Challenges in Diagnosing Muckle-Wells Syndrome: Identifying Two Distinct Phenotypes
Version of Record online: 22 APR 2014
Copyright © 2014 by the American College of Rheumatology
Arthritis Care & Research
Volume 66, Issue 5, pages 765–772, May 2014
How to Cite
Kuemmerle-Deschner, J. B., Dembi Samba, S., Tyrrell, P. N., Koné-Paut, I., Marie, I., Deschner, N. and Benseler, S. M. (2014), Challenges in Diagnosing Muckle-Wells Syndrome: Identifying Two Distinct Phenotypes. Arthritis Care Res, 66: 765–772. doi: 10.1002/acr.22206
- Issue online: 22 APR 2014
- Version of Record online: 22 APR 2014
- Accepted manuscript online: 14 OCT 2013 11:33AM EST
- Manuscript Accepted: 8 OCT 2013
- Manuscript Received: 24 SEP 2012
The diagnosis of Muckle-Wells syndrome (MWS) remains challenging due to the clinical heterogeneity and lack of diagnostic criteria. The aims of this study were to describe key elements of the diagnostic evaluation process in MWS and compare identified variables between patients diagnosed in childhood and adulthood.
A cohort study of consecutive patients with a clinical and genetic diagnosis of MWS was conducted at 2 reference centers for autoinflammatory diseases. Demographic information, clinical presentation, access to care, and preclinical evaluation variables were captured. Presenting symptoms were compared between groups of patients diagnosed in childhood and adulthood. Prediction analysis explored variables associated with late diagnosis. Correspondence analysis identified clinical phenotypes.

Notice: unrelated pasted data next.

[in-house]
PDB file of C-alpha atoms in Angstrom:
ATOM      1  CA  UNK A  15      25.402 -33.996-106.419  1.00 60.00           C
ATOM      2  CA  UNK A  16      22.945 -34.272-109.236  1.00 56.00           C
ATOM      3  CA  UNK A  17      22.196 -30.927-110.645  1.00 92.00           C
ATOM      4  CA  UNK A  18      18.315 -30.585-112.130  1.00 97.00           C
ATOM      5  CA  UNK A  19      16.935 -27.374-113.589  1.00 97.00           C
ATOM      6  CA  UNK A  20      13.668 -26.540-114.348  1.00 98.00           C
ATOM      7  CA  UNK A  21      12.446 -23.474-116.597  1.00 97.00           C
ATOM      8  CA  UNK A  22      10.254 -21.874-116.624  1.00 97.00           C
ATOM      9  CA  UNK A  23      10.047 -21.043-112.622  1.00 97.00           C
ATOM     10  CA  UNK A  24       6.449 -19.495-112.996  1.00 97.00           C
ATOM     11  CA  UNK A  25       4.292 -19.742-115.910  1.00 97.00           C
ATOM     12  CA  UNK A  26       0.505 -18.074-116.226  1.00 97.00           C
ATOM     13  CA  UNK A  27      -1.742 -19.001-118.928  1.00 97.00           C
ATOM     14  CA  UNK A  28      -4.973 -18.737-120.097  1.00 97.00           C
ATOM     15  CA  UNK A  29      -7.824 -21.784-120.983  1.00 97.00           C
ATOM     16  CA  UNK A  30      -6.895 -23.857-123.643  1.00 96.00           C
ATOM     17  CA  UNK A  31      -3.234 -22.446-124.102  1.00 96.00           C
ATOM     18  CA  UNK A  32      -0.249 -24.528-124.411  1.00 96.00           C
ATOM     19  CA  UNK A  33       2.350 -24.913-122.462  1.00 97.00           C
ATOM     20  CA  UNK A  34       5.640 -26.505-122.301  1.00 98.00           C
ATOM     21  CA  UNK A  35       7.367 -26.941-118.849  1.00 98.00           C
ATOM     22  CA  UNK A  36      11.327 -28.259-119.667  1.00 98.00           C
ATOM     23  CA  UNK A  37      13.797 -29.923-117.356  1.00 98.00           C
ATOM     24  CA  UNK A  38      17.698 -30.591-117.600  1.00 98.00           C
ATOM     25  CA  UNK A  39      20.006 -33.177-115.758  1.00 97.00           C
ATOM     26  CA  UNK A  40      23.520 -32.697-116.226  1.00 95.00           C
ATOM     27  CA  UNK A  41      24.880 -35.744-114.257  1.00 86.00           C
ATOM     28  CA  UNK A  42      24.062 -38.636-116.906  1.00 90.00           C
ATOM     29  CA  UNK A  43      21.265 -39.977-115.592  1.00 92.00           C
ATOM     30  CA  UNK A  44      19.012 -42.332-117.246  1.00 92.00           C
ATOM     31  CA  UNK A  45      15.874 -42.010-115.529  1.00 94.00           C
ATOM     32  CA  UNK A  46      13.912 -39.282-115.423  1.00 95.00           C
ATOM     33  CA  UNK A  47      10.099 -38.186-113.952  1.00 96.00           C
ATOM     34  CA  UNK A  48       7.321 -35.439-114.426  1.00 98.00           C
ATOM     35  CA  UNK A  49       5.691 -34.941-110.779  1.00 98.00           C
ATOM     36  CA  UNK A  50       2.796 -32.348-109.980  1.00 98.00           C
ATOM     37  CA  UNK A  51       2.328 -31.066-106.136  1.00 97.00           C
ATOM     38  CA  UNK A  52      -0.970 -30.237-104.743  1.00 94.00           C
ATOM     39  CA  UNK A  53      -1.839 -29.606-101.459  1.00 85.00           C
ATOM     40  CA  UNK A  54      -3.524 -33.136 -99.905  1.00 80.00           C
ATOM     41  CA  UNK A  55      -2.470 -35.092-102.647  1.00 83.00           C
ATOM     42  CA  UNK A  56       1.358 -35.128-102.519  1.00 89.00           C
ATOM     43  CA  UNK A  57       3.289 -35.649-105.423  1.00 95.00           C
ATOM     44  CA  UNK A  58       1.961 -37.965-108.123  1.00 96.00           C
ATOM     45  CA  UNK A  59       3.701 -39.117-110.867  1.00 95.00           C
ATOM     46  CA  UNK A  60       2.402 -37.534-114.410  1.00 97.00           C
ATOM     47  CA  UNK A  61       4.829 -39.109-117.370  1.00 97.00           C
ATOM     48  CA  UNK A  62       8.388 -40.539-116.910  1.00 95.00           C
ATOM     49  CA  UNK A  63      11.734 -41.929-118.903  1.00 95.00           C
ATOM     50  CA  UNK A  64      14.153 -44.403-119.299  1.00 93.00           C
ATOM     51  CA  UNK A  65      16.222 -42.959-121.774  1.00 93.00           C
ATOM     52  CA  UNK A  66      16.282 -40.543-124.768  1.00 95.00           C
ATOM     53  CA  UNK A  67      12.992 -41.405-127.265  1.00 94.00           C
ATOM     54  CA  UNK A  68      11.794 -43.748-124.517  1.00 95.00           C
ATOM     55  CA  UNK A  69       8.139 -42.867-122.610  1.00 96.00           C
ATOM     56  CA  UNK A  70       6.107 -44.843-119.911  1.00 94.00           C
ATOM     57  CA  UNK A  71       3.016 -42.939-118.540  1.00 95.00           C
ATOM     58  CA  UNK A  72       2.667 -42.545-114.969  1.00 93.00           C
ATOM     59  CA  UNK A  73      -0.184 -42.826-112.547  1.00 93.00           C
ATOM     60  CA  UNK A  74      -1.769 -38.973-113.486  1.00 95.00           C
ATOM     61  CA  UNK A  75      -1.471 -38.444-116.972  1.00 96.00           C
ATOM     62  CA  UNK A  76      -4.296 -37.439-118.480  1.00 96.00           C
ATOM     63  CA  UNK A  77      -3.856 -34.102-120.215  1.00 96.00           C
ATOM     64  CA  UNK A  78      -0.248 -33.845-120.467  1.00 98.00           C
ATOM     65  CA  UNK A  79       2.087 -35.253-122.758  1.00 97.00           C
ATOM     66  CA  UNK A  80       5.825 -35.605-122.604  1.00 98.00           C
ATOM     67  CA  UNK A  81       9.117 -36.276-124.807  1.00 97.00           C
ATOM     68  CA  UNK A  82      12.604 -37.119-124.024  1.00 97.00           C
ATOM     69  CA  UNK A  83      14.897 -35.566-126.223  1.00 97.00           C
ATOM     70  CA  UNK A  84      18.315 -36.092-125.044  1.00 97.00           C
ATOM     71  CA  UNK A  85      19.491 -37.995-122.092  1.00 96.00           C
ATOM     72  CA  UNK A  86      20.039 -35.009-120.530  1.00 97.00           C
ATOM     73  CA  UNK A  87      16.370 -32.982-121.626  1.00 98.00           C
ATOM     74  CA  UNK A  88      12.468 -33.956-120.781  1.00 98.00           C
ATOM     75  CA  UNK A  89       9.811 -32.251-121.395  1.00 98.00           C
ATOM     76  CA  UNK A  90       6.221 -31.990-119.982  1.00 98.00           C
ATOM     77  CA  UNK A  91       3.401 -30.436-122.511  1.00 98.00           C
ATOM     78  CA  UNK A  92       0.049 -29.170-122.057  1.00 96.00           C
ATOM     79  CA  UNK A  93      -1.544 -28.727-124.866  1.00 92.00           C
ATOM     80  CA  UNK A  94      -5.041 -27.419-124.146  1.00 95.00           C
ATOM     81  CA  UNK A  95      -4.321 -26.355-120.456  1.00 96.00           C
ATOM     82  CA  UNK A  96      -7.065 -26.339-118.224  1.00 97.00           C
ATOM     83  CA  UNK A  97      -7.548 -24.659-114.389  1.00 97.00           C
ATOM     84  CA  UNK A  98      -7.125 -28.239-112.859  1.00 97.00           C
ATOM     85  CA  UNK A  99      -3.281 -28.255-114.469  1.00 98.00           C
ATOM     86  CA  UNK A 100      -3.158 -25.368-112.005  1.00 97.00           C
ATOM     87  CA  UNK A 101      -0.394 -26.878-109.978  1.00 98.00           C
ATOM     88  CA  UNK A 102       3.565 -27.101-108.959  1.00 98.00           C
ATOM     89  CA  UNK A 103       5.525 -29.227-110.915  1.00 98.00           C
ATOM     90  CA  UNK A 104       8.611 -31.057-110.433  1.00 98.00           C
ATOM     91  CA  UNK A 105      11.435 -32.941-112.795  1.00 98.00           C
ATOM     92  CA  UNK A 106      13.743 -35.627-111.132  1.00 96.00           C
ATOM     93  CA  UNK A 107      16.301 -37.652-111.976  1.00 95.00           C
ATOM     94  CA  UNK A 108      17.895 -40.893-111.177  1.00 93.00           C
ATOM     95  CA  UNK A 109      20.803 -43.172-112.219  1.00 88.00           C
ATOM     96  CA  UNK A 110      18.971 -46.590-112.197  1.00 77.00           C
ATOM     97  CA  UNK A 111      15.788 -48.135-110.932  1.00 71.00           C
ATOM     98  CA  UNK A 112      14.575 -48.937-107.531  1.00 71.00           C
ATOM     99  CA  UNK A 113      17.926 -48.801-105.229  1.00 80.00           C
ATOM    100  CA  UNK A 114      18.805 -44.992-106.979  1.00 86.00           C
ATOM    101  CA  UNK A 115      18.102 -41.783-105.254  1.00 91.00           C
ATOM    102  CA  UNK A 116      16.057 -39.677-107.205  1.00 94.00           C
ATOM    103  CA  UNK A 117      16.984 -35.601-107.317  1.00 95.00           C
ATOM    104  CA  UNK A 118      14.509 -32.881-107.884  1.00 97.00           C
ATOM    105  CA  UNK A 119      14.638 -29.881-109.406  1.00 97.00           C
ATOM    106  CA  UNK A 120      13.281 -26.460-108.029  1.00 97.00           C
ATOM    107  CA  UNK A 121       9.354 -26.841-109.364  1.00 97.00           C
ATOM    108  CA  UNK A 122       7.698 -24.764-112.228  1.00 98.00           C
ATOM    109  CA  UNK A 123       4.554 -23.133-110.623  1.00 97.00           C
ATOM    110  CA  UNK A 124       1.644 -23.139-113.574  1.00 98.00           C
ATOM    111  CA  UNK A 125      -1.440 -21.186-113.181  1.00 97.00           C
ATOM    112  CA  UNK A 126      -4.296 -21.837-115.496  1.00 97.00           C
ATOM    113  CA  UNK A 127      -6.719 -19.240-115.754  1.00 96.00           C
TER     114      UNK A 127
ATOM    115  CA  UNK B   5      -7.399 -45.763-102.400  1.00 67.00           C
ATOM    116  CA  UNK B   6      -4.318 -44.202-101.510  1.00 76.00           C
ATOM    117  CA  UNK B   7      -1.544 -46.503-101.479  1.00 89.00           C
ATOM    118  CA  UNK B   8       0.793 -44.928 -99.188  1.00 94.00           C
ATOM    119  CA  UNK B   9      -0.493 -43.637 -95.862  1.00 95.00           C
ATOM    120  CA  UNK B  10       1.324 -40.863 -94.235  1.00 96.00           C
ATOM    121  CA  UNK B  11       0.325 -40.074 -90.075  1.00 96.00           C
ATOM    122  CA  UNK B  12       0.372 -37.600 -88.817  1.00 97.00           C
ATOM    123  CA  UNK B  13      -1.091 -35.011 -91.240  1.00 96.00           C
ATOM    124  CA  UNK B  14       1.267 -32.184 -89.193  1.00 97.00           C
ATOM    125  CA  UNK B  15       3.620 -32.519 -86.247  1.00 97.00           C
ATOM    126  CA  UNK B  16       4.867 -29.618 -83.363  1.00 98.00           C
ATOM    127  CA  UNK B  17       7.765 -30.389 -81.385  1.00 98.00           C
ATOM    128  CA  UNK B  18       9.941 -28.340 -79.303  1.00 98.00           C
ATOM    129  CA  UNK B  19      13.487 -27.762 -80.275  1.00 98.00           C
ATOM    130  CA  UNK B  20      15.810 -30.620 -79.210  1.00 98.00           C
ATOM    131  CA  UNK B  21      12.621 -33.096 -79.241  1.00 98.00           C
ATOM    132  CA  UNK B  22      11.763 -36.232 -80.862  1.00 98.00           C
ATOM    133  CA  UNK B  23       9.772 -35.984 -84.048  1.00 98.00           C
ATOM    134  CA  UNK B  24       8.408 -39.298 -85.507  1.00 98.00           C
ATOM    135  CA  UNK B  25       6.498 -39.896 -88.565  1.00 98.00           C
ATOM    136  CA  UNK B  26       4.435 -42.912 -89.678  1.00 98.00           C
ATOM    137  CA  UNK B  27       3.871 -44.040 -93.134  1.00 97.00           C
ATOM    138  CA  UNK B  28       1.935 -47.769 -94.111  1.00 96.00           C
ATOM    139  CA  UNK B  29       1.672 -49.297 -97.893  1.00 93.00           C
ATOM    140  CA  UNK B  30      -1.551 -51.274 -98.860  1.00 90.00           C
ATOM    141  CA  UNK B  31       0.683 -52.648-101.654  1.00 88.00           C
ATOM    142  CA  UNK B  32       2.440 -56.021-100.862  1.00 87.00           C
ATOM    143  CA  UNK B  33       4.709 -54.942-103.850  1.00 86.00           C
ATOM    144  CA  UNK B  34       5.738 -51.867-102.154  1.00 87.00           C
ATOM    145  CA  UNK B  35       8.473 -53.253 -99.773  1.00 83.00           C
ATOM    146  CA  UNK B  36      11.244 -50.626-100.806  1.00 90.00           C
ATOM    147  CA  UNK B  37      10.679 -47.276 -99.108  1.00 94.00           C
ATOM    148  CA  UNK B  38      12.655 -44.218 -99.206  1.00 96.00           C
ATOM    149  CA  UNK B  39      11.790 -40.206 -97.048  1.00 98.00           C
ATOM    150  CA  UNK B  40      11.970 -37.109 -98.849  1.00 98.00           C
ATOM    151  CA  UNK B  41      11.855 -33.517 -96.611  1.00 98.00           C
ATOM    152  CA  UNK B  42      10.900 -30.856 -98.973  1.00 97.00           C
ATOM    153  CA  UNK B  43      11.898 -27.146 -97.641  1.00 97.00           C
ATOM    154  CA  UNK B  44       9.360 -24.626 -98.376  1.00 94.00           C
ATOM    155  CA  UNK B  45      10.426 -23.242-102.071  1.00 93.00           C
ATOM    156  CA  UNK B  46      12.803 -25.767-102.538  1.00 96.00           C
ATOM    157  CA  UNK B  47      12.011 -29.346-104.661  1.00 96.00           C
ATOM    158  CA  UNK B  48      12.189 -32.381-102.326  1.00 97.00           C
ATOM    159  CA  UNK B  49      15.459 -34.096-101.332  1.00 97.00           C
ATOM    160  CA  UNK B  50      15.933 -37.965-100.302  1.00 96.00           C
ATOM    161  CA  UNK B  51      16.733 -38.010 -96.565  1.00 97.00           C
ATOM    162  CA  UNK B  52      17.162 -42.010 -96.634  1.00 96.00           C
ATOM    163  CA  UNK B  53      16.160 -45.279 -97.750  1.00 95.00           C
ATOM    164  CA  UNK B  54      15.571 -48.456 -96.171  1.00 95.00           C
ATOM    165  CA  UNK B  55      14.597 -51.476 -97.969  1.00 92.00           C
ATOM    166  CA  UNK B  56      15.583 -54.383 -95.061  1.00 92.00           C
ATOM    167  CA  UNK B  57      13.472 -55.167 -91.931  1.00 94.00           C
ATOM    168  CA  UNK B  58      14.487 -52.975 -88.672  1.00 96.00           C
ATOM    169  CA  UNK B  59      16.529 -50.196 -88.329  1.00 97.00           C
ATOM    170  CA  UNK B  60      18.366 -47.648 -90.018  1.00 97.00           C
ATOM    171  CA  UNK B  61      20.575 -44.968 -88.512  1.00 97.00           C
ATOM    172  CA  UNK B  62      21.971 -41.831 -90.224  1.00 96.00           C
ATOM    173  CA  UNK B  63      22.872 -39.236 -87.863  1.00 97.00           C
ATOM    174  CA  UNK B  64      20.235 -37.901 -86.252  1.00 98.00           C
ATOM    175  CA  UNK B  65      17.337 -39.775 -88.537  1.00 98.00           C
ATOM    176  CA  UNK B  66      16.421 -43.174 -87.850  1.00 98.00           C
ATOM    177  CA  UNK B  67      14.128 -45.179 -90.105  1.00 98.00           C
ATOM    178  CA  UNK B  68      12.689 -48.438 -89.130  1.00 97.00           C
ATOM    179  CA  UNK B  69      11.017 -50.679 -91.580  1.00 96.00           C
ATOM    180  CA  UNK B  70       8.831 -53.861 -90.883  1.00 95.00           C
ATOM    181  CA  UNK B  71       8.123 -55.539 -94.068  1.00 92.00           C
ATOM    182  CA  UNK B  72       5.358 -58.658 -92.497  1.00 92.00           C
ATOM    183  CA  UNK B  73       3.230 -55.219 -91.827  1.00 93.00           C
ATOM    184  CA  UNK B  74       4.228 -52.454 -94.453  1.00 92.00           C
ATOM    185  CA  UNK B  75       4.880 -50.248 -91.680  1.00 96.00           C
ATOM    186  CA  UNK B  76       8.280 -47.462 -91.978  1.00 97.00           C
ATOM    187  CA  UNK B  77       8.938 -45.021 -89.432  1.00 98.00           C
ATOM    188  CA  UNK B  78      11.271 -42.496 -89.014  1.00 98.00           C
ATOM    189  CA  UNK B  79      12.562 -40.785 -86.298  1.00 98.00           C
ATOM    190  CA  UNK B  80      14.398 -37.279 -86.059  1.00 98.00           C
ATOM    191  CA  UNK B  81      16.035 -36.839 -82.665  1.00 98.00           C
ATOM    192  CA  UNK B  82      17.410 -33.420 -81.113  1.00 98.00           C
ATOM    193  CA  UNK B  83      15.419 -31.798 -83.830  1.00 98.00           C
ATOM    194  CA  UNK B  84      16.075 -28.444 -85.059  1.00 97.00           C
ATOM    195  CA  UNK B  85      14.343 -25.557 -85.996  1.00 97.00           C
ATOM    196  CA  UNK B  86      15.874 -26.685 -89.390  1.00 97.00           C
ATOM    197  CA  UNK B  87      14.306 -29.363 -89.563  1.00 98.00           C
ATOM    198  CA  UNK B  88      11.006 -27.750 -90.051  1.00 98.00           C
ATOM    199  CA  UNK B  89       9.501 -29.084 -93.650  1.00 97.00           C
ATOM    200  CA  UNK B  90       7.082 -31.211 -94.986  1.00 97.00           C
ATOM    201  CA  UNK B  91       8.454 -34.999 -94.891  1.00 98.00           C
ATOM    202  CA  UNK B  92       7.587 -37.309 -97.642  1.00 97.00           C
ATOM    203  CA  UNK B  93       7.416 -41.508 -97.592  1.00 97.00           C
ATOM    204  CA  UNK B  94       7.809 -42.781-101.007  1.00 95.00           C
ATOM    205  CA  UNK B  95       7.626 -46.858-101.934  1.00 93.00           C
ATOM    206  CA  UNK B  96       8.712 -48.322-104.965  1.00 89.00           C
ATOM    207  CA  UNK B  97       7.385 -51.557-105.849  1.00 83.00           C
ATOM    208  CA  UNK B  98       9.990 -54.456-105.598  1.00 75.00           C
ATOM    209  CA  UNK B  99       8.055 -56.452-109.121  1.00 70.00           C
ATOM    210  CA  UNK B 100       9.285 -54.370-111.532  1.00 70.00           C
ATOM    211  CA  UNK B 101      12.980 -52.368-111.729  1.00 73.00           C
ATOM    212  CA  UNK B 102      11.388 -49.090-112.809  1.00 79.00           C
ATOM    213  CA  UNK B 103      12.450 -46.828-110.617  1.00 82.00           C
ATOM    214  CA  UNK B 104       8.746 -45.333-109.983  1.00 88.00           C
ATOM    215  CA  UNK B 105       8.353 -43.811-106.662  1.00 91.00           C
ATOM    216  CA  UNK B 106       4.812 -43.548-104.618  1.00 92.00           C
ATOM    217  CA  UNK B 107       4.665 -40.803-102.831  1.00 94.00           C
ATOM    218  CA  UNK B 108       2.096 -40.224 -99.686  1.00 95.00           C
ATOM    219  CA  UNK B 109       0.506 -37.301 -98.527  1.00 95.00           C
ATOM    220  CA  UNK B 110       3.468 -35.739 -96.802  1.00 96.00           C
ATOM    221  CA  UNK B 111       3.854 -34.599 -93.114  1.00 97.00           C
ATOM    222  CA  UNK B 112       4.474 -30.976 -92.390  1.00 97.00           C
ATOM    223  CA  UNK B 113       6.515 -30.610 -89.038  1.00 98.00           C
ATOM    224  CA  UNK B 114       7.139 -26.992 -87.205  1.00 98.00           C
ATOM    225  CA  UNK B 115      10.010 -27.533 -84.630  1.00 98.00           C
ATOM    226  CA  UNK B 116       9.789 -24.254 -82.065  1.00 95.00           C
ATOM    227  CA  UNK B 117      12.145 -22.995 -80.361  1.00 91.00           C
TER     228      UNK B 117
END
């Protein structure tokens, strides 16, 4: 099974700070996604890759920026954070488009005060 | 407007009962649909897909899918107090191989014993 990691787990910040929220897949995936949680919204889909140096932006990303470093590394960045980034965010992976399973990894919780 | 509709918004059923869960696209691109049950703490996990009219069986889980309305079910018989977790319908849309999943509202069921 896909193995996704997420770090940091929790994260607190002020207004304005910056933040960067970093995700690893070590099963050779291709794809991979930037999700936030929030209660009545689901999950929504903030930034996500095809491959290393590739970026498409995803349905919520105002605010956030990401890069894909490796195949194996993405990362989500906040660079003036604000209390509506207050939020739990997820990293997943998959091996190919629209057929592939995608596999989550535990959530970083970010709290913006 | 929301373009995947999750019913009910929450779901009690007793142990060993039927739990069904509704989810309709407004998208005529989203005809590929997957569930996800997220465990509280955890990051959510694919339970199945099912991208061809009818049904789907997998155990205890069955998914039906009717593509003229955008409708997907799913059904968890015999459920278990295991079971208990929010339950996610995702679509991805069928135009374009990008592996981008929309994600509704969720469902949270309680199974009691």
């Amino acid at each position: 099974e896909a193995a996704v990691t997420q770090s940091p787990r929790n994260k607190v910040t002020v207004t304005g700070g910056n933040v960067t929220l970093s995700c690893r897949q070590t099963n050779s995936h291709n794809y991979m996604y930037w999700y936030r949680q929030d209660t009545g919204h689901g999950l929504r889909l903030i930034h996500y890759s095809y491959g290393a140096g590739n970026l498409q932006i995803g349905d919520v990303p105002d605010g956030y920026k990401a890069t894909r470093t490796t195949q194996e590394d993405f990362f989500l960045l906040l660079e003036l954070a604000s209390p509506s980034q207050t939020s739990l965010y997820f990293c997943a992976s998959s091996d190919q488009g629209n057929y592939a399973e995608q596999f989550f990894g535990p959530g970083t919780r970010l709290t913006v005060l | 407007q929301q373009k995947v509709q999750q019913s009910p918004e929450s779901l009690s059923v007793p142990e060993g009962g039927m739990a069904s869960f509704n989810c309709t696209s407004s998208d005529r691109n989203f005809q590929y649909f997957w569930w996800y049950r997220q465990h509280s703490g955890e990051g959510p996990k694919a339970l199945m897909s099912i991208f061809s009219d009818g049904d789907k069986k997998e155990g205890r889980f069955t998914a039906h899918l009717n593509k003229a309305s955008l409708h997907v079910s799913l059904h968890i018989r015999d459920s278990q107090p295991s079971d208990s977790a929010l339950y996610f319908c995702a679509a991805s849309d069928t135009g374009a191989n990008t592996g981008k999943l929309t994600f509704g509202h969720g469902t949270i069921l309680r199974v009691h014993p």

A total of 34 MWS patients were included (16 males, 18 females) and median age at diagnosis was 31.5 years (range 0.5–75 years). Patients diagnosed during childhood reported musculoskeletal symptoms (62%), rash (62%), fever (54%), and abdominal pain (31%). Those diagnosed as adults described musculoskeletal symptoms (86%), rash (67%), hearing loss (52%), and fatigue (29%). Hearing loss was associated with late diagnosis, while access-to-care variables were not predictive. Correspondence analysis identified distinct clinical phenotypes as follows: an “inflammatory phenotype” (most commonly seen in patients diagnosed in childhood and characterized by relapsing fever and abdominal pain), an intermediate phenotype, and an “organ-disease” phenotype in patients diagnosed during adulthood and characterized by fatigue and hearing loss.
Distinct clinical phenotypes were identified in patients with MWS. These are closely related to age at diagnosis. The presence of these phenotypes has to be considered when developing diagnostic criteria for MWS.